The Palestinian investigation of a bombing that killed three security guards in a U.S. convoy in Gaza is increasingly testing the patience of U.S. diplomats.
After months of seemingly getting nowhere, investigators suddenly produced four suspects this weekend in what critics say is a crude attempt by Yasser Arafat to deflect growing pressure.
The charges against the four are vague # manslaughter for planting bombs aimed at Israeli tanks that might have hit the convoy by mistake # and the arrests have been widely met with scorn.
A senior Palestinian security official who declined to be named said Tuesday he does not believe the accused are the culprits. The real perpetrators could be linked to Arafat’s own Fatah organization, or even to the Palestinian security forces, he said, but offered no evidence.
Edward Abington, a former U.S. consul in Jerusalem who now works as a consultant for the PLO, said he had heard similar theories.
“There is some suspicion I’ve heard by American officials that Arafat is dragging his feet on the investigation because the people who did it may get too close to Fatah,” he told The Associated Press.
U.S. officials would not comment on the possibility of an Arafat connection, and Palestinian officials refused to be quoted about the investigation.
In the Oct. 15 attack, a powerful bomb exploded under a line of armored Chevrolet Suburbans en route to Gaza City, killing three American security guards and wounding a fourth. Palestinian Prime Minister Ahmed Qureia was quick to pledge that the guilty would be brought to justice.
It was the first attack on a U.S. target in more than three years of Israeli-Palestinian fighting. American officials responded with threats to cut back aid and diplomatic travel to the Palestinian areas until the bombers are caught.
The bombing came at a time when Palestinian-U.S. relations were already at a low, with U.S. disappointment over the failure of Qureia to stand up to Arafat and push for reforms.
A day later, Palestinian security forces in Gaza arrested seven members of the Popular Resistance Committees, a rogue militant group with a history of using roadside bombs against Israeli tanks. Other members were arrested over time. All were released except for the four hauled before a Gaza military court over the weekend, who had remained jailed on Arafat’s orders, the Palestinian security official said.
“We believe those on trial are not the real perpetrators,” the official said.
On Tuesday, hundreds of Palestinians, including dozens of gunmen firing in the air, marched through Gaza City protesting the indictment. Some carried the black flag of the Popular Resistance Committees, and a leader accused Arafat of ordering the arrests to counter U.S. pressure.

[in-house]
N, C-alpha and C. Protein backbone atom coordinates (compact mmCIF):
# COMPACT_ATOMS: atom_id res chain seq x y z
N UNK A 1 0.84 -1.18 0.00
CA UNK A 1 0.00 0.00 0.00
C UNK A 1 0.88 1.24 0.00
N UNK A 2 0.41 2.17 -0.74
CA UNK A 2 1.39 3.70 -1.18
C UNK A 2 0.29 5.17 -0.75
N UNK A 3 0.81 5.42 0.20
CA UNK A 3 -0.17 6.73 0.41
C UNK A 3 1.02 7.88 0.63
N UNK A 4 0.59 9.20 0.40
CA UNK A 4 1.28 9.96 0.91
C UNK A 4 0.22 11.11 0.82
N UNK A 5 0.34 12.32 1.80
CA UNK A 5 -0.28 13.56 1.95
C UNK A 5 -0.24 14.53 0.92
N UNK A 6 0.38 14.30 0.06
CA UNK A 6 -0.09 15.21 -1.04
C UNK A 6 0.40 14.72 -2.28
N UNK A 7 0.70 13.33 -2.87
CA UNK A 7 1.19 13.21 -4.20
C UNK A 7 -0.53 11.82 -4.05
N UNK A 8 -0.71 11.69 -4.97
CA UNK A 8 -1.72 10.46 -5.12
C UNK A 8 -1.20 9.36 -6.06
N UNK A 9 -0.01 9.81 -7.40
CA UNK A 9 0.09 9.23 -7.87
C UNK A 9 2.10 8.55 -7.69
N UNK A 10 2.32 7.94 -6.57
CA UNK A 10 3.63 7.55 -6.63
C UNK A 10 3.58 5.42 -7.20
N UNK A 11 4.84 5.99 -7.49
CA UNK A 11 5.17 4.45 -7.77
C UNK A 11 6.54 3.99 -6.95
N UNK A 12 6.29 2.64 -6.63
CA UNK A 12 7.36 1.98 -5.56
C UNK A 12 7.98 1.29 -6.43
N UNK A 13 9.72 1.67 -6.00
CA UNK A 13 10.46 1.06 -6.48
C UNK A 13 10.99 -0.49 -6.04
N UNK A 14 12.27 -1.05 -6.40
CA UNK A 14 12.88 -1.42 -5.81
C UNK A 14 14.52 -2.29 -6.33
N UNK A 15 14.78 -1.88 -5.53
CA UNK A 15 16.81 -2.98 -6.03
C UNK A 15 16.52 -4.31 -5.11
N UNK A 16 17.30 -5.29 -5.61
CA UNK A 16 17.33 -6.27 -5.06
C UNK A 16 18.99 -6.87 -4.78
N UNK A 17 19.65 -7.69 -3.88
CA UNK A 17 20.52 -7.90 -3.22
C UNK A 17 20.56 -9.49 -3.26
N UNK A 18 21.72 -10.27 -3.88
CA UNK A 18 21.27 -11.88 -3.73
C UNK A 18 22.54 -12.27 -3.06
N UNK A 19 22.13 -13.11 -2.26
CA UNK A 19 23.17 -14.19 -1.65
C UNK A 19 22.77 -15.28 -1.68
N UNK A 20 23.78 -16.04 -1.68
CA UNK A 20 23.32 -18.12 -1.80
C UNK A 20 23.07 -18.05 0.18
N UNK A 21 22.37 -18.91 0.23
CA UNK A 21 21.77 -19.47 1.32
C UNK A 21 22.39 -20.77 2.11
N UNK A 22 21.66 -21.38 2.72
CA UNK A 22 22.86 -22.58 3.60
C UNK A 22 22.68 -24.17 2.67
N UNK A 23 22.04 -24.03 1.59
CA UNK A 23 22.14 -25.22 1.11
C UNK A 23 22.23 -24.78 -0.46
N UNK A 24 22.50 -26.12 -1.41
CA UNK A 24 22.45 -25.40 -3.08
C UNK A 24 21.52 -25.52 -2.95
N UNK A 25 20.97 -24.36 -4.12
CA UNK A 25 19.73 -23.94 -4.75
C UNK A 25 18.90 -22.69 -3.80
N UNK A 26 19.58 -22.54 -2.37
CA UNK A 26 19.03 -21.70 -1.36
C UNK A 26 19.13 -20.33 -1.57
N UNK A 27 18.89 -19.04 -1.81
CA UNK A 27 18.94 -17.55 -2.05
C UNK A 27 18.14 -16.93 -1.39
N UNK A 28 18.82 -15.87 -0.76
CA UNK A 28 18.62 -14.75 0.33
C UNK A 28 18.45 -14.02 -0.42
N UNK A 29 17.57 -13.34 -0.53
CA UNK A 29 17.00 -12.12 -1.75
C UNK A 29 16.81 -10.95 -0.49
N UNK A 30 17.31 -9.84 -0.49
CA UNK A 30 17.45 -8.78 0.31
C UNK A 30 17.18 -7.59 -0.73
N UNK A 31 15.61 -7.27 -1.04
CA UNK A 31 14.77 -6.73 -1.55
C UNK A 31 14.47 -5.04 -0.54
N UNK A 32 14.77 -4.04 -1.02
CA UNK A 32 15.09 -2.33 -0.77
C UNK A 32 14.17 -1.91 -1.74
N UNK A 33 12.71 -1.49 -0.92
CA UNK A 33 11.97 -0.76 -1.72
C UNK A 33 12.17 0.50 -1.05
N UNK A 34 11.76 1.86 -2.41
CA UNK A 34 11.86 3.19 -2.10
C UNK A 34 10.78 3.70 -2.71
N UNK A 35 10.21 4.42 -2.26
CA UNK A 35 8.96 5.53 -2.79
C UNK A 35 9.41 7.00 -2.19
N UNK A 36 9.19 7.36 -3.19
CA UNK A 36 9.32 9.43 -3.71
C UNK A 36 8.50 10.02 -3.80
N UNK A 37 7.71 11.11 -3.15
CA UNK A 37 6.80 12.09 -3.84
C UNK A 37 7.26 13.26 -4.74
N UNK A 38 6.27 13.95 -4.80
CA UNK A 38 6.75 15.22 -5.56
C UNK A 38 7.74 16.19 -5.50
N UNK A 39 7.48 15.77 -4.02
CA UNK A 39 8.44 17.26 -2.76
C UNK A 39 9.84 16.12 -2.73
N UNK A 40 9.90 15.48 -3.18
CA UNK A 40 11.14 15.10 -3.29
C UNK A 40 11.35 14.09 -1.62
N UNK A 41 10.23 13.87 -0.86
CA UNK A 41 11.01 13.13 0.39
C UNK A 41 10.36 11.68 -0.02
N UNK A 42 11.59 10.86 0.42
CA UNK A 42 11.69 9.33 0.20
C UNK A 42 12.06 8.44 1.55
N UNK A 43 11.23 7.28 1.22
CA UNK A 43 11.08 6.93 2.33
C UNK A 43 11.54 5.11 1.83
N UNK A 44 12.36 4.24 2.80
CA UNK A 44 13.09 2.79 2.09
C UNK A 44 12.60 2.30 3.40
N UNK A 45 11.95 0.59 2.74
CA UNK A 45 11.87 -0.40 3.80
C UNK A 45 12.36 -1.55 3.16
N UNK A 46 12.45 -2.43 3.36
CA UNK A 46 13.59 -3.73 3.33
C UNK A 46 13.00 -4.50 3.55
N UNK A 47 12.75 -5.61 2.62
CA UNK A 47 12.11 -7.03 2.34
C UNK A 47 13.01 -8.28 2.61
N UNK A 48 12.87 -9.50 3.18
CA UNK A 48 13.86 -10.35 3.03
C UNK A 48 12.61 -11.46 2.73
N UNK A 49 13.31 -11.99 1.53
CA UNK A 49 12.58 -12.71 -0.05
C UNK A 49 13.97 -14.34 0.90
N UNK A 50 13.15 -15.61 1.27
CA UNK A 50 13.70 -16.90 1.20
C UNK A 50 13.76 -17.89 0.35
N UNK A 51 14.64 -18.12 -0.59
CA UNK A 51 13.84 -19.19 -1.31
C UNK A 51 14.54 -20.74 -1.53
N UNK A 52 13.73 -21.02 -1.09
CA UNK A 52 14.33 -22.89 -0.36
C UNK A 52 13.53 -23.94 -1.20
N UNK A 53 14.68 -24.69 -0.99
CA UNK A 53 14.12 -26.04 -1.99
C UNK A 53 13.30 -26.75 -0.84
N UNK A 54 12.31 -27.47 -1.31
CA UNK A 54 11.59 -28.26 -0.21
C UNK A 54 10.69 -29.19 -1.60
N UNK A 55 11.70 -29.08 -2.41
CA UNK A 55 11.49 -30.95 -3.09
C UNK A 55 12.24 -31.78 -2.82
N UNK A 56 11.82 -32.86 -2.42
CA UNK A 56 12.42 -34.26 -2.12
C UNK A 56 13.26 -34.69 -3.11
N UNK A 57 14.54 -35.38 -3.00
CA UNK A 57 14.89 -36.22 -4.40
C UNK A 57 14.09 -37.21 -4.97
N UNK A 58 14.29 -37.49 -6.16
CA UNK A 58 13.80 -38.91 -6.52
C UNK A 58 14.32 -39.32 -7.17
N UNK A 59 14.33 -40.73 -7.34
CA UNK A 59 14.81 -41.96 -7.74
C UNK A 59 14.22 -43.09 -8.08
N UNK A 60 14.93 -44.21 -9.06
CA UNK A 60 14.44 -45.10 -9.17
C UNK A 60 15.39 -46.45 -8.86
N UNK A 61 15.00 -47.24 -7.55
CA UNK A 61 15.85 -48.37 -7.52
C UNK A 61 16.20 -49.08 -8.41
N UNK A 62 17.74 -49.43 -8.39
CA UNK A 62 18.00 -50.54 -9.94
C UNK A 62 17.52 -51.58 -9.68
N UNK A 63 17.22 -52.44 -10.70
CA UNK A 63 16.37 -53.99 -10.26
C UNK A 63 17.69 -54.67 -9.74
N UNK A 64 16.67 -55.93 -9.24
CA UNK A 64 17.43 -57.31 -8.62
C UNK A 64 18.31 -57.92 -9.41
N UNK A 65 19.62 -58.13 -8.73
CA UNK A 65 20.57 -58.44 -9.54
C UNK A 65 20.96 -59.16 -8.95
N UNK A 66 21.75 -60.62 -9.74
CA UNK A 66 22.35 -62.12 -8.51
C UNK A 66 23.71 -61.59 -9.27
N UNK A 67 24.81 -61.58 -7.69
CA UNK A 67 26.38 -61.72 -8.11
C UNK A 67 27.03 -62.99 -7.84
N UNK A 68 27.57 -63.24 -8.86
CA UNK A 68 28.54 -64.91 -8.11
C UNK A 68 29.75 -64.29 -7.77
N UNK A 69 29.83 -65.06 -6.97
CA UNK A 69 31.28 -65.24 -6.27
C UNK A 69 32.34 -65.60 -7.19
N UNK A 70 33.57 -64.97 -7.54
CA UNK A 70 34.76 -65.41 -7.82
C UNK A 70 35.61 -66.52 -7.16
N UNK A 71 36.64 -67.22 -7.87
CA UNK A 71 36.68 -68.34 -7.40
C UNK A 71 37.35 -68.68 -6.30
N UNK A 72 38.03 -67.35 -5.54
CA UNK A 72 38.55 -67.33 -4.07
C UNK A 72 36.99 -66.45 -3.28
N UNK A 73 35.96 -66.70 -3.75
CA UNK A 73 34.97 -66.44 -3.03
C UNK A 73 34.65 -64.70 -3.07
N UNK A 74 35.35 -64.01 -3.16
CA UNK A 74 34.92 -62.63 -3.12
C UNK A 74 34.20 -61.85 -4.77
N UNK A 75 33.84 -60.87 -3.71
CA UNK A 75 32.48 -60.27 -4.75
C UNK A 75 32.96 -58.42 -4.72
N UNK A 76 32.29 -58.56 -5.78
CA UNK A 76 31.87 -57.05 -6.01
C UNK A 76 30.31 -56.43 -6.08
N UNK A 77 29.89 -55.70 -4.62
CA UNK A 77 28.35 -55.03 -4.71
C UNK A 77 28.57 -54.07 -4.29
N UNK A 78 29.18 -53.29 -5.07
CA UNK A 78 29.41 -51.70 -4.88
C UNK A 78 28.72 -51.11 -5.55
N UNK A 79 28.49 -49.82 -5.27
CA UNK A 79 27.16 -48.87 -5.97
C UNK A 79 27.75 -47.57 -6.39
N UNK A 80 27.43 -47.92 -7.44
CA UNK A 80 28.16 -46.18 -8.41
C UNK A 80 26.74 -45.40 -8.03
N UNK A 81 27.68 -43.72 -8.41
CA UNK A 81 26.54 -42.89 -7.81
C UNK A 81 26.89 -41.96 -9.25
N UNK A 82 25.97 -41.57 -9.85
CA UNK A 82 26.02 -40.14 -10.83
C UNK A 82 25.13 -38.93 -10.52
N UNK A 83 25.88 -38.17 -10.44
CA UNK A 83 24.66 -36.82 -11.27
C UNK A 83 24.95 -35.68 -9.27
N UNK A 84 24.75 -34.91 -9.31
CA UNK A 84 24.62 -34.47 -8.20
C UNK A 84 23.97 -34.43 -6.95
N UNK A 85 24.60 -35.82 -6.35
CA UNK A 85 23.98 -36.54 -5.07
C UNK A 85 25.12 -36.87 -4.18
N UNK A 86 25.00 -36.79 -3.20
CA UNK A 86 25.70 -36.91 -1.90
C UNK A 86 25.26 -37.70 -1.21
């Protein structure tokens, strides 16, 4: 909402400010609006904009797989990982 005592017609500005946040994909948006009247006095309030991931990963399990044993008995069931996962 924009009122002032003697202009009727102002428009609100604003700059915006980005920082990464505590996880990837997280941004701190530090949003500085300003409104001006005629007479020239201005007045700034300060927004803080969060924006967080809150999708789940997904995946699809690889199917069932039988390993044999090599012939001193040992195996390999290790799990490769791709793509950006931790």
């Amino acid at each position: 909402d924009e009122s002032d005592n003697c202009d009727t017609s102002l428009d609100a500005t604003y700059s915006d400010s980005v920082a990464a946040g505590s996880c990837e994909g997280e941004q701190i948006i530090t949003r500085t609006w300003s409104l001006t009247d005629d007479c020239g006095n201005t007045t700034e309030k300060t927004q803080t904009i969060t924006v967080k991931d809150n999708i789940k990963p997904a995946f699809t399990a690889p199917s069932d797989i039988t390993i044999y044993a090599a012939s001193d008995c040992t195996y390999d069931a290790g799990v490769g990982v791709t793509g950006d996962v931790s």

“This trial is a farce, and the Palestinian Authority should release the detainees immediately and issue a public apology,” said the leader, who identified himself as Abu Huzifa.
The United States has offered a $5 million reward for information about the attackers. Palestinian security officials say no one has claimed the bounty.
The State Department dismissed the Palestinian military inquiry on Monday as inadequate. The U.S. ambassador to Israel, Daniel Kurtzer, joined the criticism, saying the Americans had not been notified of the trial.
“We want to see an open trial,” an embassy spokesman quoted him as telling a rabbinical conference in Jerusalem. “The charges seem to implicate these individuals for involuntary manslaughter, rather than what we would call first-degree murder.”
Reporters at the scene of the attack saw detonation wires leading to a small structure that offered the bombers a clear view, apparently ruling out mistaken identity. The Chevrolet Suburbans are unique to U.S. convoys.
Diplomats say Arafat has little to lose by further irritating the Americans while he would risk much in launching an offensive against popular armed groups.
Palestinians say their policing abilities have been shattered by the Israelis themselves, who have repeatedly bombed and shelled police barracks.
The Gaza Strip’s main forensics lab was destroyed in an Israeli strike on a Palestinian security installation early in violence that began in September 2000.
Raanan Gissin, adviser to Israeli Prime Minister Ariel Sharon, said Arafat’s handling of the bomb inquiry was “part of a continuing strategy of deception, duplicity and defiance.”